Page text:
If you give yoga classes in outdoor public spaces, will people pay to join? How do you develop a toy that grows up alongside a child? How much fun would smart phone users have if they could synchronize calendars with their friends? Entrepreneurs tackled these questions in the 2011 Darden Business Incubator. The program closed for the summer, but several of its entrepreneurs are open for business.
“Pop Up Yoga is ramping up! We launched our studio recently and are going to continue both pop up and studio classes throughout the fall,” said Jacqueline Wilde (MBA ’12), founder and CEO of Pop Up Yoga, a subsidiary of Groundswell, which connects individuals with a holistic approach to caring for their health. Her company launched its unique concept of offering yoga classes in open spaces around Charlottesville, Virginia.
The Center for Entrepreneurial Leadership, part of the Batten Institute for Entrepreneurship and Innovation, supports the incubator and the special programs and resources it offers. In addition to approximately $13,000 for expenses, the participants also received free office space, access to technological expertise and free legal services thanks to a new arrangement with the U.Va. School of Law and the Woods Rogers law firm.
All combined, these tools helped the 2011 incubator participants take an “effectual approach” to building their businesses.
“So we very much ascribe to a philosophy that comes from one of our faculty members, Saras Sarasvathy. We talk about effectual entrepreneurs and part of being one is that you make the cost of failure low, you make small bets, you start with things you know and then iterate,” said Philippe Sommer, director of the Center for Entrepreneurial Leadership.
Many of the ventures rely on the role that technology plays in the lives of consumers.
For example, TeeGee will offer growing children a stuffed animal that keeps up with their changing developmental needs. According to founder and CEO Tom Giedgowd (MBA ’12), TeeGee can tell interactive stories and play games with children using speech recognition and smart accessories.
“We are looking to raise money from friends and family investors and will be exhibiting our products at Toy Fair 2012 in New York City this February,” said Giedgowd. “The company is also partnering with the U.Va. Child Development Labs for a test pilot program using the prototypes that we developed while in the incubator.”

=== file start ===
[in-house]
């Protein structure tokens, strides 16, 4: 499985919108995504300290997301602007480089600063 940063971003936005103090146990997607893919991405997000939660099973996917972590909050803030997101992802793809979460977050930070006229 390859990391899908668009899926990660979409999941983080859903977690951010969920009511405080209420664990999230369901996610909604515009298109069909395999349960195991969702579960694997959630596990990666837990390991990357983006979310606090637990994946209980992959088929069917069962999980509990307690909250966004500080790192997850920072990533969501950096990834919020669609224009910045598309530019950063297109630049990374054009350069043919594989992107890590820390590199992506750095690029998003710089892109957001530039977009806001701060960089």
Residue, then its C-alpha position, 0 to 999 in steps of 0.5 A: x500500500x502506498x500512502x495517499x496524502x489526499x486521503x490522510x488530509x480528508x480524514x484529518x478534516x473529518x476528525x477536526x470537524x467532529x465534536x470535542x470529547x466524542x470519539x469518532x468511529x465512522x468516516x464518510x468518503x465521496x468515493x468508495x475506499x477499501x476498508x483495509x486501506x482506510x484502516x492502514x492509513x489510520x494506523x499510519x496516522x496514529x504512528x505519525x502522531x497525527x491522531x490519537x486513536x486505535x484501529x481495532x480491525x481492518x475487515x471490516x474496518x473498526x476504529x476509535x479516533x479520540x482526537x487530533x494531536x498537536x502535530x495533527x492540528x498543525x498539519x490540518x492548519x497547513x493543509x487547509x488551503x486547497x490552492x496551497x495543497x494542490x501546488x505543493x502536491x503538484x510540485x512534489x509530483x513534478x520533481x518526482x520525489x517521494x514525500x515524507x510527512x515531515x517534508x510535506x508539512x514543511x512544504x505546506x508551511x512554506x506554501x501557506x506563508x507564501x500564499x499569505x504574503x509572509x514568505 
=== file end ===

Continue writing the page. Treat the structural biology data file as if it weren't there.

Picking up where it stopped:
Giedgowd also launched an online application store.
The award-winning company Nomuda Games is taking its gaming application Reedu to the next level and working to make it available on a second mobile platform. CEO Joe Chard (MBA ’11) enlisted the help of Darden alumnus, Larry Ehrhardt (MBA ’96), founder of Ballast Lane Apps, to extend the game to Apple users.
“We’re still plugging away on developing the second episode in our Reedu series. We’re also raising seed money to fund the porting of the game over to iPhone,” Chard said. “We’re really excited about Nomuda’s future!”
SynkMonkey is a mobile application for the iPhone that allows users to easily schedule meetings and get people together via unique text messages with integrated date/time, location mapping, and calendar auto-population, among other features. Its design makes it easier for people to connect with each other. Founders Hunter Murchison (MBA ’11) and Jay Subhash (MBA ’11) also hope that businesses can use the app to connect with their customers. They completed their private beta test and their free app is now available in the iTunes app store.
Murchison never imagined that he would have this type of entrepreneurial success when he first arrived at Darden.
“I came to Darden from Wall Street and intended to have a more traditional career,” said Murchison. “However, after getting inspired by my classmates and entrepreneurial alumni, I decided that now would be the best time to take this risk and reap the rewards of my own hard work."
While some incubator companies have chosen to stay in Charlottesville, Carlos Camacho (MBA ’11), has moved his business, MakeRacket, to Austin, Texas. There, he is already working with customers to co-create his first product. His service will give bands unprecedented insight into their existing customers while making it easier for them to grow their fanbase.
“Many musicians and managers struggle to gather the critical information they need about their fans in order to run effective grass-roots and social media marketing campaigns,” said Camacho. “MakeRacket builds a suite of simple online software tools that will help musicians find and engage their fans, then use that information to make smart business decisions.”
MakeRacket will allow musicians to analyze demographic data, easily identify their best fans, then hyper-target the most relevant ones. It also will aggregate the band’s social media and marketing efforts into a single, easy-to-use dashboard, to streamline PR efforts.
Throughout the summer, incubator participants also received help from experts in areas such as marketing, project management and accounting. The final workshop — a review of one-page investor pitches — helped the entrepreneurs with their pursuit of funding.
"The structure of the Incubator and the feedback and support we were able to get from fellow incubatees proved to be very valuable as we tried to think like our potential customers," Murchison added.
In addition, participants felt honored to be a part of this year’s incubator. Described as one of the strongest groups seen to date, 12 companies were chosen from among 17 applications. This year, more entrepreneurs are expected to apply.
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